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GE Healthcare: In medicine, technicians as well as doctors are saving lives

The GE Foundation  recently refurbished and equipped the Biomedical Training Centre at LUTH, so  that biomedical engineers like Segun can receive training to perform  maintenance and troubleshoot essential equipment.

At the start of his working day at the Lagos  University Teaching Hospital (LUTH), biomedical engineer Segun Jephet’s first priority is to ensure that all the medical and diagnostic  technologies that he is responsible for are fully functional.

“Each day we assess  the condition of the equipment and determine whether there are any issues. We do this to troubleshoot these as efficiently as possible,” explains Segun.

Biomedical engineers  play a critical role in healthcare facilities worldwide. Between 50 and 80%  of medical equipment is frequently out of service in low-income countries according  to the World Health Organisation. Equipment downtime can substantially impact  on the delivery of healthcare services, because in many cases there are no  back-up options available. In Nigeria, 50% of hospital equipment is offline  or unavailable.

The GE Foundation  recently refurbished and equipped the Biomedical Training Centre at LUTH, so  that biomedical engineers like Segun can receive training to perform  maintenance and troubleshoot essential equipment.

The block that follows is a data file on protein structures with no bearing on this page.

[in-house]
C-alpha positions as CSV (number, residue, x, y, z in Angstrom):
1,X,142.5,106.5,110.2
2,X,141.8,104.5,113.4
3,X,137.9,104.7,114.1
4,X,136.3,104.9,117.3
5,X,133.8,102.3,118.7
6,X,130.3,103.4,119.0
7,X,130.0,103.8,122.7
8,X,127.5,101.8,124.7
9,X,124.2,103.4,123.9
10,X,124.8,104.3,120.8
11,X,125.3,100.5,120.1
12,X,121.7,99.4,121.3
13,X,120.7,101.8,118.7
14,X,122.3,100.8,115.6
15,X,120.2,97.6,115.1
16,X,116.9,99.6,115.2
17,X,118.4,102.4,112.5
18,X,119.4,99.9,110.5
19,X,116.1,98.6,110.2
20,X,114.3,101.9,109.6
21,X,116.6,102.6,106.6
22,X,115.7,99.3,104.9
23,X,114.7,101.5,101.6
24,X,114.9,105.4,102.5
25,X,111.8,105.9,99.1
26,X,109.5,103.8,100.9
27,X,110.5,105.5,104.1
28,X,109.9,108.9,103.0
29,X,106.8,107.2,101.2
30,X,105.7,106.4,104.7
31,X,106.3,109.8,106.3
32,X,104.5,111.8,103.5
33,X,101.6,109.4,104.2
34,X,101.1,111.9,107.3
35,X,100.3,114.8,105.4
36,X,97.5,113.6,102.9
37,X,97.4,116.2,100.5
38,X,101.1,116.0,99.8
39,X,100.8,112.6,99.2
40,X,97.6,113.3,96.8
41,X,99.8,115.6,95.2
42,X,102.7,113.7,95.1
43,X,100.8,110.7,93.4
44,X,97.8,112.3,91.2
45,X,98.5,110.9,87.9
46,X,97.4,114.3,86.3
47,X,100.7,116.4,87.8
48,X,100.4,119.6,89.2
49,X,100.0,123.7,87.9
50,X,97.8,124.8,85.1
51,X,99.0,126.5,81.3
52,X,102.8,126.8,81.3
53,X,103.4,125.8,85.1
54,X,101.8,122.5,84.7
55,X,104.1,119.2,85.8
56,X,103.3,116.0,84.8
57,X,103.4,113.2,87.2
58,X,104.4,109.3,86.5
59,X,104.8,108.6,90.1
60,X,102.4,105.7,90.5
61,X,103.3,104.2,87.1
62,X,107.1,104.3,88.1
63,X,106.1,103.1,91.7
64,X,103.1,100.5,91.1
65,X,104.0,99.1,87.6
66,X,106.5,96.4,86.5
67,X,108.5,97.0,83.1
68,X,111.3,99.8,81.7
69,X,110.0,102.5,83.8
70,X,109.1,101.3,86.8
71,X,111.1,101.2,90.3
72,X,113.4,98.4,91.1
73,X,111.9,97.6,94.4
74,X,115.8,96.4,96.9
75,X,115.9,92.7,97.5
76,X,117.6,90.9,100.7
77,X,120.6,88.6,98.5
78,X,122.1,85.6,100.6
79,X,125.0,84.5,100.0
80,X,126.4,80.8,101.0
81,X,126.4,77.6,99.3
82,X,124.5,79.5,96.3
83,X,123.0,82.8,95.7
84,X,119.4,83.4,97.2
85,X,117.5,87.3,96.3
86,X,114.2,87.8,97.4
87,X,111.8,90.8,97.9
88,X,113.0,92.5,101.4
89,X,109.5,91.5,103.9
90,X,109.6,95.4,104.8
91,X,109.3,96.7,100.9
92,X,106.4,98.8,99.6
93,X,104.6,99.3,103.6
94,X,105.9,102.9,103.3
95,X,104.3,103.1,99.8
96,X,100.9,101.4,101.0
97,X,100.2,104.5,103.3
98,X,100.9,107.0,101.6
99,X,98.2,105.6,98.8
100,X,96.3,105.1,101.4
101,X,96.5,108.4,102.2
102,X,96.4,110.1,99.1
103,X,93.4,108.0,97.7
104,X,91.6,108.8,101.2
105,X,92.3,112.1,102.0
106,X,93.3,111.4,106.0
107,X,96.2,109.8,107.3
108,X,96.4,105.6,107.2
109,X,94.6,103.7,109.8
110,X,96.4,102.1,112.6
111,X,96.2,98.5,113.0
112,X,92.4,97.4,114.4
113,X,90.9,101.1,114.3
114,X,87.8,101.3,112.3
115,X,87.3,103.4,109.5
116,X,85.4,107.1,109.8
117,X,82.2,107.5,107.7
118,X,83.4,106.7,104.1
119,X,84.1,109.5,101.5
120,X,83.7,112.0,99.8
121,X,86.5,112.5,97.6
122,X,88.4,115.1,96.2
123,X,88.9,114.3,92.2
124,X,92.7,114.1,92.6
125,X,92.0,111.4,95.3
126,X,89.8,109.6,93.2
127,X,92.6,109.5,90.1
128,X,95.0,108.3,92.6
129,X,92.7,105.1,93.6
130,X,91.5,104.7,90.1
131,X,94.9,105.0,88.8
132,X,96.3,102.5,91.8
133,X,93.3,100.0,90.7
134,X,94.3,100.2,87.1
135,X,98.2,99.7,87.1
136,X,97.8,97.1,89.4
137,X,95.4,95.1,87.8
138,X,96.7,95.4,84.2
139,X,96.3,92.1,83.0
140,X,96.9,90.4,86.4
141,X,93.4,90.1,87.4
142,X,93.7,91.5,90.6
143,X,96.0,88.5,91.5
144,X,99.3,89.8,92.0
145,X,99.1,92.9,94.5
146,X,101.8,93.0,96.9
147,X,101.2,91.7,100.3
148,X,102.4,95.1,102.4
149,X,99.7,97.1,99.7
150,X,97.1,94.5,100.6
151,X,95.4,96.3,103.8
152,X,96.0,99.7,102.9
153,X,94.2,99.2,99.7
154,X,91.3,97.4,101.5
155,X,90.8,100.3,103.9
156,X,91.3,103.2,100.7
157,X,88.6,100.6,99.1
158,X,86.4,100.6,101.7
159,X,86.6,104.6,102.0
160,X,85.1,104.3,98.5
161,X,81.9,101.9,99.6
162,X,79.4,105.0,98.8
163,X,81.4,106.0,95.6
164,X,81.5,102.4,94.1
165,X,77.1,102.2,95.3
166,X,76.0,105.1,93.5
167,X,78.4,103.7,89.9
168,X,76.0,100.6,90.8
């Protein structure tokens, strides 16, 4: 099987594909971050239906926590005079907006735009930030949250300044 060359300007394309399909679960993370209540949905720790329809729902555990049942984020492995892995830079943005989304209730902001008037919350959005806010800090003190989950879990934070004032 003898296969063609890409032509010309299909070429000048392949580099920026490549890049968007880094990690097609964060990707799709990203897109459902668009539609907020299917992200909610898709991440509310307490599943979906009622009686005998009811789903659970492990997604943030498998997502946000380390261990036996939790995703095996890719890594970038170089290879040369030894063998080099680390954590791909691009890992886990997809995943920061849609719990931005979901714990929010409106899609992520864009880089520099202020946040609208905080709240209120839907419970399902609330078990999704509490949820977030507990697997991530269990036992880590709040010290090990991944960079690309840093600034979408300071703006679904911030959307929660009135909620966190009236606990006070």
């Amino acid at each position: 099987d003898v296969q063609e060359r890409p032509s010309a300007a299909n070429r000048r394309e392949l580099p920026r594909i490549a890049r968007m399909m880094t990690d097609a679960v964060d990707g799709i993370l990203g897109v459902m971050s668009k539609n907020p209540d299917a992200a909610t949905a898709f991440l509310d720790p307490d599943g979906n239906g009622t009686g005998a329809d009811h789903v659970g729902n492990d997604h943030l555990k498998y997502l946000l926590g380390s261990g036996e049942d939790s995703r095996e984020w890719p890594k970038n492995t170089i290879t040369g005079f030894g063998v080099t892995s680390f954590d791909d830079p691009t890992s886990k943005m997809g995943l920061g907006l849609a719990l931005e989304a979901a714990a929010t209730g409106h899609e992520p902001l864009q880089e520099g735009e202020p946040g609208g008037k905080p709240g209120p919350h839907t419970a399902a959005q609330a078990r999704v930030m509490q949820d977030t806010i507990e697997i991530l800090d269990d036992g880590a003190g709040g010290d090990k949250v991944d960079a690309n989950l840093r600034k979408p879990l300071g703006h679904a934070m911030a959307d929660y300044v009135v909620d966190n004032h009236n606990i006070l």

This helps to create a  sustainable pipeline of qualified medical engineers in Nigeria.

 

The BMET Project  first launched in 2009 in Rwanda with 38 technicians graduating in 2012 and  another 67 currently enrolled in the programme.  Since then, projects were set up in  Honduras (2010), Ghana (2012) and Cambodia (2013) training nearly 200  technicians and establishing several centres of excellence.

Together with seventeen of his  colleagues, Segun recently graduated from Nigeria’s first BMET programme in  December.

 The course focused on  healthcare technology management, principles of medical device operation,  computer skills and professional development and was delivered through eighteen  four-week modules over a period of three years.

Reflecting on what he learnt from  the programme, Segun said there are two key qualities a biomedical engineer  should have: professionalism and discipline. “The programme taught me to take  a systematic, disciplined approach to maintenance. At all times you need to  know what you are doing because indirectly our work helps to save lives.”


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